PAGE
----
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Exodus 9:6 WYC
Therefore the Lord made this word in the tother day, and all the living beasts of the Egyptians were dead; forsooth utterly nothing perished of the beasts of the sons of Israel. (And so the Lord brought this about the next day, and all of the Egyptians? beasts died; but none of the Israelites? beasts perished.)
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Exodus 9:6 YLT
And Jehovah doth this thing on the morrow, and all the cattle of Egypt die, and of the cattle of the sons of Israel not one hath died;
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Exodus 9 Commentary - Matthew Henry Commentary on the Whole Bible (Concise)

Chapter 9

The murrain of beasts. (1-7) The plague of boils and blains. (8-12) The plague of hail threatened. (13-21) The plague of hail inflicted. (22-35)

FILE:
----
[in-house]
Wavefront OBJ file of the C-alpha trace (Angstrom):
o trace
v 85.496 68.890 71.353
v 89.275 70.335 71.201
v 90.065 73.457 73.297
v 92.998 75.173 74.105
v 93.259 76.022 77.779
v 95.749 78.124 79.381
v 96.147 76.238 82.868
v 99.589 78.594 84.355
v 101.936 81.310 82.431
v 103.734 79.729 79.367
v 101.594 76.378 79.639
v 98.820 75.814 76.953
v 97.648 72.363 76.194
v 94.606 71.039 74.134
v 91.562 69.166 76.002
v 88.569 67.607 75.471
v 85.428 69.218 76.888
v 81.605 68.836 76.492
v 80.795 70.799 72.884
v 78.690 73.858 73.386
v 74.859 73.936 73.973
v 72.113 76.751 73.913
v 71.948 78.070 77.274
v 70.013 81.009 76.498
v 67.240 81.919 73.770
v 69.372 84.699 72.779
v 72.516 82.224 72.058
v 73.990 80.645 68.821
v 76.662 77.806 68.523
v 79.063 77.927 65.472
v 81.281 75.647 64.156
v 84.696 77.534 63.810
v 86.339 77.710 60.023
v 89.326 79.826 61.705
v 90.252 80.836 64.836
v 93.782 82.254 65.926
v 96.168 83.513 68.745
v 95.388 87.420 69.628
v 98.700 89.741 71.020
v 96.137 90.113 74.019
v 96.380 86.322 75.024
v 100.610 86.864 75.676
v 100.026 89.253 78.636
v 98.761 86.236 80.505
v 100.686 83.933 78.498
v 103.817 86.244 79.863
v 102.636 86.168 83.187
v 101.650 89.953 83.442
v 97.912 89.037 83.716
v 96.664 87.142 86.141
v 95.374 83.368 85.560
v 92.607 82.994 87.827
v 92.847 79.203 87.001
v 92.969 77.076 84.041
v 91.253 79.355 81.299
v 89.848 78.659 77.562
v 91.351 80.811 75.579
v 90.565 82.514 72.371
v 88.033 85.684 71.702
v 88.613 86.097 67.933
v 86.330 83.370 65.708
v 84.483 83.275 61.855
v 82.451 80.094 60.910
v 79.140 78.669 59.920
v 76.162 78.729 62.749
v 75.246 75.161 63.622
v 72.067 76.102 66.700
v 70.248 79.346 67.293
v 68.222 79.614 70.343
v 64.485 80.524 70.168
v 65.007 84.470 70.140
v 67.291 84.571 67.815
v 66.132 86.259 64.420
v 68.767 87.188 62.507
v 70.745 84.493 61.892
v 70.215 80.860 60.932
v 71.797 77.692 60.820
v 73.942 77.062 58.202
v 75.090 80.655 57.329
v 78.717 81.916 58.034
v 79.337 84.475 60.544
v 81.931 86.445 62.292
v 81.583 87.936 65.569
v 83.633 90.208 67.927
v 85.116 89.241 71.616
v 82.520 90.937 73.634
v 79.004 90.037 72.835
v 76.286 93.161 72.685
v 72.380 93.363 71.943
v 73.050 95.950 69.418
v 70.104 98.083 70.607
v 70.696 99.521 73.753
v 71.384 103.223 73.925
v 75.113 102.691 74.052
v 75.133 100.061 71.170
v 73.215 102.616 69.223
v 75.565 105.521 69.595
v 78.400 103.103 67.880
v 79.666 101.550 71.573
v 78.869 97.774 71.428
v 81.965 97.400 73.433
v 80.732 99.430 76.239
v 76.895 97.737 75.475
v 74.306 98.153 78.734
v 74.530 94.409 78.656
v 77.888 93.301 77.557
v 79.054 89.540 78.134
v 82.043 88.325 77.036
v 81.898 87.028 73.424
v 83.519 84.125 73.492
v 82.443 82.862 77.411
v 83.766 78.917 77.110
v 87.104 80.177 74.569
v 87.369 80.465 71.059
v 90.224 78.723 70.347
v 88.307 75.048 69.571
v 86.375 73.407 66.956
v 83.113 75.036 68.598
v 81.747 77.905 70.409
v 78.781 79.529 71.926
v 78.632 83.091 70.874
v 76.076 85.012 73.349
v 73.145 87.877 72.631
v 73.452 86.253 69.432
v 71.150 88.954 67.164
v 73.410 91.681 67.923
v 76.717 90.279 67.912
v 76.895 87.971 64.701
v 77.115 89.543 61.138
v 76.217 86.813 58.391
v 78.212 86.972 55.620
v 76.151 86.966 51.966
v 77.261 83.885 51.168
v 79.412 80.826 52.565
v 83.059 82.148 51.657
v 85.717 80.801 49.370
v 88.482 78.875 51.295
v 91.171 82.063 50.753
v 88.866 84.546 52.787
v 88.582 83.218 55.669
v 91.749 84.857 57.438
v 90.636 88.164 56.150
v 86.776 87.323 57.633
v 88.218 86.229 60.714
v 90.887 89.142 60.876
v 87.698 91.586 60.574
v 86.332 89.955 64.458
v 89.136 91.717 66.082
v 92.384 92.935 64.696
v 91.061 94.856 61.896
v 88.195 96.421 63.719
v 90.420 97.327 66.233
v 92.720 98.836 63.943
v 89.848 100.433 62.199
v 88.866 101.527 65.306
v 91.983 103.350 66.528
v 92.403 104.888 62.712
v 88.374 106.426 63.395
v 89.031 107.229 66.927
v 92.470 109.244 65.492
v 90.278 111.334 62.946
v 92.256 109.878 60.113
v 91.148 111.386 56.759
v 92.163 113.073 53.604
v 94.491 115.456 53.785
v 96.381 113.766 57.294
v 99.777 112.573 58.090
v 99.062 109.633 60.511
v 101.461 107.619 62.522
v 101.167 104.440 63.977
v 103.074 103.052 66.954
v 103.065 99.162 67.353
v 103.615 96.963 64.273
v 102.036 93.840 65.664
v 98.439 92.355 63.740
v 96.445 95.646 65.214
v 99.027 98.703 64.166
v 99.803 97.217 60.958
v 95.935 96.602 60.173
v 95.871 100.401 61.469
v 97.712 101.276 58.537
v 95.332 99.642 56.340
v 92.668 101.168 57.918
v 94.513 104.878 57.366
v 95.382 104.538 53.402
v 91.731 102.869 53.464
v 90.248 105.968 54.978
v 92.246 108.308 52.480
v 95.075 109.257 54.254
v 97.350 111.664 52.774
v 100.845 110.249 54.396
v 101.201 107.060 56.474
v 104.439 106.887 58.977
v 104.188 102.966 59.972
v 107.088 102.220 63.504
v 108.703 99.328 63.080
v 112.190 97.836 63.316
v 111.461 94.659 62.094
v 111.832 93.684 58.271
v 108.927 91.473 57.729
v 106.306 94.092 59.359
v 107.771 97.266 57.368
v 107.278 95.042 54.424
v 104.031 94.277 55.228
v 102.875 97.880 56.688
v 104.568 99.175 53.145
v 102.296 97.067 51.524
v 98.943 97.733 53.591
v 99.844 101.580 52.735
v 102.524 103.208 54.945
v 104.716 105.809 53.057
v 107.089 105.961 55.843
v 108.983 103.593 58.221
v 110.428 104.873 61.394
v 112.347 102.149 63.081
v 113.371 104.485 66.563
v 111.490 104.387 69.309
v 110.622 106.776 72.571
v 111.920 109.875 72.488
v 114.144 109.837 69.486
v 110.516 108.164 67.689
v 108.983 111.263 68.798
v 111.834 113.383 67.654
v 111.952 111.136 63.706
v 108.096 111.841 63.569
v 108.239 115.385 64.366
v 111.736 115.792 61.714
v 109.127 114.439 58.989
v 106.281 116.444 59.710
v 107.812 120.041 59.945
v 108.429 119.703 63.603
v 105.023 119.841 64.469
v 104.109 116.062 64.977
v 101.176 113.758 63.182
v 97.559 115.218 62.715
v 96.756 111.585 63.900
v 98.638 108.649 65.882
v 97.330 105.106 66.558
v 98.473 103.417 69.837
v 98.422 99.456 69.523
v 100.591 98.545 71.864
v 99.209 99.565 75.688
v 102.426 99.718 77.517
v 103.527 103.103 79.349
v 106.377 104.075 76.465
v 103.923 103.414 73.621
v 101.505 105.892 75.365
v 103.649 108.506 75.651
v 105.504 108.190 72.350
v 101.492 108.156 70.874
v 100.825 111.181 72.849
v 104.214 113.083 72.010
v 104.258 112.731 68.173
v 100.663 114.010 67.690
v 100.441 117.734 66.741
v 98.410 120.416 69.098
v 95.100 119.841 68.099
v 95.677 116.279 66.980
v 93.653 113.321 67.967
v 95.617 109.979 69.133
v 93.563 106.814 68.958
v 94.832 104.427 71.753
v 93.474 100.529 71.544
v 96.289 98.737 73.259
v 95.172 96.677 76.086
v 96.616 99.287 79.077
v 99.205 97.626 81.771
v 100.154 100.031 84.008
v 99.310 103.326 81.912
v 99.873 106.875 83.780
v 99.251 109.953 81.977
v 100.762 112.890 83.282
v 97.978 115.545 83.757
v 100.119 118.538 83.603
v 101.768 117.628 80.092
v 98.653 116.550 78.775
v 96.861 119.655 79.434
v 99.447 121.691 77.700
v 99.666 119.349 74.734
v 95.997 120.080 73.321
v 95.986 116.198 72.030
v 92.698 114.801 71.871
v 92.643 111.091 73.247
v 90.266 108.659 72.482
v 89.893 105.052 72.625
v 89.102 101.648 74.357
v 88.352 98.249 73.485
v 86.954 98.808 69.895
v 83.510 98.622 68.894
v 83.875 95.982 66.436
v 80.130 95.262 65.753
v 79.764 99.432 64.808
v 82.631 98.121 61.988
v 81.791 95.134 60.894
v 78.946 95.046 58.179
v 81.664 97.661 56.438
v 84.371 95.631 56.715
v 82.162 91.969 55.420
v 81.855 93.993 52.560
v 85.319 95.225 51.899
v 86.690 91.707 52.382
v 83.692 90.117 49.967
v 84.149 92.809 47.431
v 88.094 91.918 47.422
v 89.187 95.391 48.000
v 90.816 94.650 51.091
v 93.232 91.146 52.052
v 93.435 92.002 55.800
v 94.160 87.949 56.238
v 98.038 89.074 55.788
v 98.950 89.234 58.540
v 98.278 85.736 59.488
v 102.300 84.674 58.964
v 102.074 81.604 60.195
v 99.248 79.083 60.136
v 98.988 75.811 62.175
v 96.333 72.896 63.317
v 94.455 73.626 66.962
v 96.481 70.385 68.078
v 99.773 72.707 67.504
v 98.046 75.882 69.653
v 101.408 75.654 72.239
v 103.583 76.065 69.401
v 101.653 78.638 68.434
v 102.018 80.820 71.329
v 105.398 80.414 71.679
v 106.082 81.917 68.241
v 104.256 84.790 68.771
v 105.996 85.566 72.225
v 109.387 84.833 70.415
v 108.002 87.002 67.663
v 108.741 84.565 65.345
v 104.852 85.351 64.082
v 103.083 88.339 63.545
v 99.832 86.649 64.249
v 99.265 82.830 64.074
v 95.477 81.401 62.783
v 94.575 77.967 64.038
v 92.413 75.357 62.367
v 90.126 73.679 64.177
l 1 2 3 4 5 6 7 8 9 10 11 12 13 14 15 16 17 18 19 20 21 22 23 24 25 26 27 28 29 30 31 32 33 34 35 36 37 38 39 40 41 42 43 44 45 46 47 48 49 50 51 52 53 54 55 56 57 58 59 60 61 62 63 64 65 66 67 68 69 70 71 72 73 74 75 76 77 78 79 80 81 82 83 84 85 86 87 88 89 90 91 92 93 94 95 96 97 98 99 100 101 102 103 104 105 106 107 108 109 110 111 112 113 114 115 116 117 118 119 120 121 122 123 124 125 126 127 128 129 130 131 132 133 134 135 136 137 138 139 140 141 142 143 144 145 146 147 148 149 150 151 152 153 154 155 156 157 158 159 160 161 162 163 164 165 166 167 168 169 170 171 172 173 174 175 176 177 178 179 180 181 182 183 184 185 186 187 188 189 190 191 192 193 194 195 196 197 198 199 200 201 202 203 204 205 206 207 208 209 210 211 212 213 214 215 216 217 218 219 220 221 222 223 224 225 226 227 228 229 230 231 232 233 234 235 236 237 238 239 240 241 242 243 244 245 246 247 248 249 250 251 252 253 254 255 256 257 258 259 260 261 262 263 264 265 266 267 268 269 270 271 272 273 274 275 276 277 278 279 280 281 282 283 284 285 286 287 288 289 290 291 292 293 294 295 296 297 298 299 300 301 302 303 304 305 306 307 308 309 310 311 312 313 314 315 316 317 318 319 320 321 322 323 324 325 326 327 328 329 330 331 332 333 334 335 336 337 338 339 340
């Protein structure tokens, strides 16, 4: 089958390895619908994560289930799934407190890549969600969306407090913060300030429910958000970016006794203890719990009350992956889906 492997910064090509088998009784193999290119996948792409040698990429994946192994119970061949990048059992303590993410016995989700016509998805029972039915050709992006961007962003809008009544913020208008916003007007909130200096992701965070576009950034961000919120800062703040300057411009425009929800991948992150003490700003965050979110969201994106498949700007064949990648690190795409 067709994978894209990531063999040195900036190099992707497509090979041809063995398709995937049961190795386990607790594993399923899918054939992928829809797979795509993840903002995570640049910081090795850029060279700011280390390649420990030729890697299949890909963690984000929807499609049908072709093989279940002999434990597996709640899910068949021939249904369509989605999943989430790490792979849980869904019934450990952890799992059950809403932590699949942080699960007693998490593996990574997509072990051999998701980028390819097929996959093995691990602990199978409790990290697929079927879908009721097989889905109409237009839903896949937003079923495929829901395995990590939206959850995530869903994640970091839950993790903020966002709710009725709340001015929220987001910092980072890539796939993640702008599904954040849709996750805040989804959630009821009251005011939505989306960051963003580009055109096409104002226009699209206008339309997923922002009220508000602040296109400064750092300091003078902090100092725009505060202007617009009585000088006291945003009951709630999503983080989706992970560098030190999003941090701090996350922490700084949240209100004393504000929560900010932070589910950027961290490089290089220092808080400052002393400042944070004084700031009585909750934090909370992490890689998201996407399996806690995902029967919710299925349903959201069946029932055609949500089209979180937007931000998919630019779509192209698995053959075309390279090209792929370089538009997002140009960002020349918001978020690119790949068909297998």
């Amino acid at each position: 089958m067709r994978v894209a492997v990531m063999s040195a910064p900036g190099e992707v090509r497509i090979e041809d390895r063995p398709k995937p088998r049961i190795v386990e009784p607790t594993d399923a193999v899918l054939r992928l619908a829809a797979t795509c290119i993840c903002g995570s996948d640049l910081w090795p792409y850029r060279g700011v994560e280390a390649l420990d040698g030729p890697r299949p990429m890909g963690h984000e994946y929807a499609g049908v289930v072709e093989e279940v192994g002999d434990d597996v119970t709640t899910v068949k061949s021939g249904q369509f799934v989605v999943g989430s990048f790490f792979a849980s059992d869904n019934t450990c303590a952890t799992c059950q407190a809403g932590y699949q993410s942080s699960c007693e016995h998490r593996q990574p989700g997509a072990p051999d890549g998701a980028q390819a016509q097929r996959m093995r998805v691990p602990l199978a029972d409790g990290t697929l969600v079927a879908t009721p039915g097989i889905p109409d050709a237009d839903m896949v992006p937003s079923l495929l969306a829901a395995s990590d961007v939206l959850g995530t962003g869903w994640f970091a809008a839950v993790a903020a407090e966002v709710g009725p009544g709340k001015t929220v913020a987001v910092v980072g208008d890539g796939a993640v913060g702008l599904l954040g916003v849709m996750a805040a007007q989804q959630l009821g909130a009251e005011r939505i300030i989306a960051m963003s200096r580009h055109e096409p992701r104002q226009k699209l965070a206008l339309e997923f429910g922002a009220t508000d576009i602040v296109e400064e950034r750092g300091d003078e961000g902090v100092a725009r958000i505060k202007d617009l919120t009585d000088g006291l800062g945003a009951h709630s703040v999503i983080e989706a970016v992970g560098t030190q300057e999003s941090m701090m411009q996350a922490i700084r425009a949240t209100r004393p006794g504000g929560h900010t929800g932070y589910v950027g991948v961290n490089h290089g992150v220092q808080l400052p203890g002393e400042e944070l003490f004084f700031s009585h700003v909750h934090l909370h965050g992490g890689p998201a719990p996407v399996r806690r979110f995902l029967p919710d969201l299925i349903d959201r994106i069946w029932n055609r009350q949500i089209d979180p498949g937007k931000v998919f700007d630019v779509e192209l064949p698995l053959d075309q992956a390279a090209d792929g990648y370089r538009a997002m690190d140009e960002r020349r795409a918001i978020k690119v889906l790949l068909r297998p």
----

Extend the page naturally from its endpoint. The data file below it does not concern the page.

Verses 1-7 God will have Israel released, Pharaoh opposes it, and the trial is, whose word shall stand. The hand of the Lord at once is upon the cattle, many of which, some of all kinds, die by a sort of murrain. This was greatly to the loss of the owners; they had made Israel poor, and now God would make them poor. The hand of God is to be seen, even in the sickness and death of cattle; for a sparrow falls not to the ground without our Father. None of the Israelites' cattle should die; the Lord shall sever. The cattle died. The Egyptians worshipped their cattle. What we make an idol of, it is just with God to remove from us. This proud tyrant and cruel oppressor deserved to be made an example by the just Judge of the universe. None who are punished according to what they deserve, can have any just cause to complain. Hardness of heart denotes that state of mind upon which neither threatenings nor promise, neither judgements nor mercies, make any abiding impression. The conscience being stupified, and the heart filled with pride and presumption, they persist in unbelief and disobedience. This state of mind is also called the stony heart. Very different is the heart of flesh, the broken and contrite heart. Sinners have none to blame but themselves, for that pride and ungodliness which abuse the bounty and patience of God. For, however the Lord hardens the hearts of men, it is always as a punishment of former sins.